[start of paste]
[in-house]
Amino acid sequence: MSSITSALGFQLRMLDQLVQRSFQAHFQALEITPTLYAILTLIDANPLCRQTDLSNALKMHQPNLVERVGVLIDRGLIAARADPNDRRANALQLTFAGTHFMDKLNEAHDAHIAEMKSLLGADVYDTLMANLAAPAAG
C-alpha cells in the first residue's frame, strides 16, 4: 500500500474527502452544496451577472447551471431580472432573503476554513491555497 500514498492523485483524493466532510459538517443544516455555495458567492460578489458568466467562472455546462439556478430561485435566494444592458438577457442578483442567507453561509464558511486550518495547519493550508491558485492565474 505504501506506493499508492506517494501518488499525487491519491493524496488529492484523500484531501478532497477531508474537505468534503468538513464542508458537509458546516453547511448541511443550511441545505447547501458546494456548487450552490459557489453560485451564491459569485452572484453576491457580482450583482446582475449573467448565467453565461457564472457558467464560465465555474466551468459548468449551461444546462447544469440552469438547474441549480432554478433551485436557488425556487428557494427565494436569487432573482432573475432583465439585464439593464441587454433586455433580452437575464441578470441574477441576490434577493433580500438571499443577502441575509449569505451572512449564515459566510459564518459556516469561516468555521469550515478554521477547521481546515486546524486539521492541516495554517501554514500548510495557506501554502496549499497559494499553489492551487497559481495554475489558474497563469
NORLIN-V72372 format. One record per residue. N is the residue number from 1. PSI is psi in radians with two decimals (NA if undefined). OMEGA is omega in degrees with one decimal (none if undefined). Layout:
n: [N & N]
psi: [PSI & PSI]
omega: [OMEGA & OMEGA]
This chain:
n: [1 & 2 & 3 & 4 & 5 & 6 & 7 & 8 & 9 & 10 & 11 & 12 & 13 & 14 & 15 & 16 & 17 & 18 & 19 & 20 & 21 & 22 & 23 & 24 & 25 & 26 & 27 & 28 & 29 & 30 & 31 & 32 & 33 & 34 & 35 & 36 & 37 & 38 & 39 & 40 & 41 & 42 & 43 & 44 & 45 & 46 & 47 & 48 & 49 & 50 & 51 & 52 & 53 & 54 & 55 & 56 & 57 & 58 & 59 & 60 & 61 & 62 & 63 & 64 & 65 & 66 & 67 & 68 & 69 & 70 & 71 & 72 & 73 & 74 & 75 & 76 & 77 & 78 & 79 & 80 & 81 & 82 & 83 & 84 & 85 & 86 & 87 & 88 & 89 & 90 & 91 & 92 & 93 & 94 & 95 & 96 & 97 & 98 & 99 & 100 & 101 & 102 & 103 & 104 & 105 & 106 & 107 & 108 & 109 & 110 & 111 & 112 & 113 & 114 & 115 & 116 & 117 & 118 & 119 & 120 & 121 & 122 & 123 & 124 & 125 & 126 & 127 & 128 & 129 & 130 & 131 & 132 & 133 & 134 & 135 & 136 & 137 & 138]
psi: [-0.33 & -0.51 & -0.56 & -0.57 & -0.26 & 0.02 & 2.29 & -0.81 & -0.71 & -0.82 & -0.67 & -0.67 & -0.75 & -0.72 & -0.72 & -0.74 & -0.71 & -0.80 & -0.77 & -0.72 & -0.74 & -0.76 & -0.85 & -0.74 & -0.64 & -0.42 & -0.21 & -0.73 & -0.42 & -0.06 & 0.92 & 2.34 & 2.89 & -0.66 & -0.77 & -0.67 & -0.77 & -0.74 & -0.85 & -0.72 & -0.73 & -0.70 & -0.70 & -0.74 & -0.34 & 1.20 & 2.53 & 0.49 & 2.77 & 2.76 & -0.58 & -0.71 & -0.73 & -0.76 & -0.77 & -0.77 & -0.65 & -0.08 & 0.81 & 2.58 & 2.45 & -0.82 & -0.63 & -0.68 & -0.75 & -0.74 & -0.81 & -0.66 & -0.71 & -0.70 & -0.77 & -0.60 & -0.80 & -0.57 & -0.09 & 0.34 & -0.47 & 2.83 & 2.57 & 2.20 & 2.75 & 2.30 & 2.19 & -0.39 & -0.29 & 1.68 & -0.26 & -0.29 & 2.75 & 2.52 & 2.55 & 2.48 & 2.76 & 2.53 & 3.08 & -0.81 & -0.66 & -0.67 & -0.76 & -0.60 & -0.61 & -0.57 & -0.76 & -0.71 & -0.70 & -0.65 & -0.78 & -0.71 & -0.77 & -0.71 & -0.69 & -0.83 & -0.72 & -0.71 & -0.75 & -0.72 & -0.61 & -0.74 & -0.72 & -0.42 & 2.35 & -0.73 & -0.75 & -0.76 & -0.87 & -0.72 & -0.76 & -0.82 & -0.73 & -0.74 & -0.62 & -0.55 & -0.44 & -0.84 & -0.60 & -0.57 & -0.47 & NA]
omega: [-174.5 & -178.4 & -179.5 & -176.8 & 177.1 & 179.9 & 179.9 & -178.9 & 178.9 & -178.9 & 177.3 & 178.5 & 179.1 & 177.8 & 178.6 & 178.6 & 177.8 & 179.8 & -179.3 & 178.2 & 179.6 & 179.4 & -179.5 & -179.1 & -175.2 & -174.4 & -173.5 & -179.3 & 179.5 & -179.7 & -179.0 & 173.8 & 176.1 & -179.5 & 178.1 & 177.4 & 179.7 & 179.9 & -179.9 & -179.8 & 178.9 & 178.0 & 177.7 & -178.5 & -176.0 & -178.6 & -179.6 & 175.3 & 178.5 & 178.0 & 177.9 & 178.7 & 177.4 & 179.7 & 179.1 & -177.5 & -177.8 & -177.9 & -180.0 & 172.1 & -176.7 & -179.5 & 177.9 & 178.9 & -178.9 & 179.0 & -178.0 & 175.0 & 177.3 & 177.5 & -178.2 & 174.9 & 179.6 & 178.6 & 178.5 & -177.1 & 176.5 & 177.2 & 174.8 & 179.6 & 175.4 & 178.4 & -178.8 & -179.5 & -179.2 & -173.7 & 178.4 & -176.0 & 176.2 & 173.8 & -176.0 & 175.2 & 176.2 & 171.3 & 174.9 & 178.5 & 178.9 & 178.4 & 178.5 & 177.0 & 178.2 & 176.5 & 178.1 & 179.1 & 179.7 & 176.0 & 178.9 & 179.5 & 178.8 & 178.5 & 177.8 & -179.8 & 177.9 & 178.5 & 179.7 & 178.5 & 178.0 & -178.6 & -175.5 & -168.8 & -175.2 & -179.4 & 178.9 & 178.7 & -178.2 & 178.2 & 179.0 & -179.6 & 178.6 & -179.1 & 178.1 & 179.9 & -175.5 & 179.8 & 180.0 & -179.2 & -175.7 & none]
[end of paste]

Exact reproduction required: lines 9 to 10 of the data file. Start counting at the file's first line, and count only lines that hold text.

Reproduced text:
n: [1 & 2 & 3 & 4 & 5 & 6 & 7 & 8 & 9 & 10 & 11 & 12 & 13 & 14 & 15 & 16 & 17 & 18 & 19 & 20 & 21 & 22 & 23 & 24 & 25 & 26 & 27 & 28 & 29 & 30 & 31 & 32 & 33 & 34 & 35 & 36 & 37 & 38 & 39 & 40 & 41 & 42 & 43 & 44 & 45 & 46 & 47 & 48 & 49 & 50 & 51 & 52 & 53 & 54 & 55 & 56 & 57 & 58 & 59 & 60 & 61 & 62 & 63 & 64 & 65 & 66 & 67 & 68 & 69 & 70 & 71 & 72 & 73 & 74 & 75 & 76 & 77 & 78 & 79 & 80 & 81 & 82 & 83 & 84 & 85 & 86 & 87 & 88 & 89 & 90 & 91 & 92 & 93 & 94 & 95 & 96 & 97 & 98 & 99 & 100 & 101 & 102 & 103 & 104 & 105 & 106 & 107 & 108 & 109 & 110 & 111 & 112 & 113 & 114 & 115 & 116 & 117 & 118 & 119 & 120 & 121 & 122 & 123 & 124 & 125 & 126 & 127 & 128 & 129 & 130 & 131 & 132 & 133 & 134 & 135 & 136 & 137 & 138]
psi: [-0.33 & -0.51 & -0.56 & -0.57 & -0.26 & 0.02 & 2.29 & -0.81 & -0.71 & -0.82 & -0.67 & -0.67 & -0.75 & -0.72 & -0.72 & -0.74 & -0.71 & -0.80 & -0.77 & -0.72 & -0.74 & -0.76 & -0.85 & -0.74 & -0.64 & -0.42 & -0.21 & -0.73 & -0.42 & -0.06 & 0.92 & 2.34 & 2.89 & -0.66 & -0.77 & -0.67 & -0.77 & -0.74 & -0.85 & -0.72 & -0.73 & -0.70 & -0.70 & -0.74 & -0.34 & 1.20 & 2.53 & 0.49 & 2.77 & 2.76 & -0.58 & -0.71 & -0.73 & -0.76 & -0.77 & -0.77 & -0.65 & -0.08 & 0.81 & 2.58 & 2.45 & -0.82 & -0.63 & -0.68 & -0.75 & -0.74 & -0.81 & -0.66 & -0.71 & -0.70 & -0.77 & -0.60 & -0.80 & -0.57 & -0.09 & 0.34 & -0.47 & 2.83 & 2.57 & 2.20 & 2.75 & 2.30 & 2.19 & -0.39 & -0.29 & 1.68 & -0.26 & -0.29 & 2.75 & 2.52 & 2.55 & 2.48 & 2.76 & 2.53 & 3.08 & -0.81 & -0.66 & -0.67 & -0.76 & -0.60 & -0.61 & -0.57 & -0.76 & -0.71 & -0.70 & -0.65 & -0.78 & -0.71 & -0.77 & -0.71 & -0.69 & -0.83 & -0.72 & -0.71 & -0.75 & -0.72 & -0.61 & -0.74 & -0.72 & -0.42 & 2.35 & -0.73 & -0.75 & -0.76 & -0.87 & -0.72 & -0.76 & -0.82 & -0.73 & -0.74 & -0.62 & -0.55 & -0.44 & -0.84 & -0.60 & -0.57 & -0.47 & NA]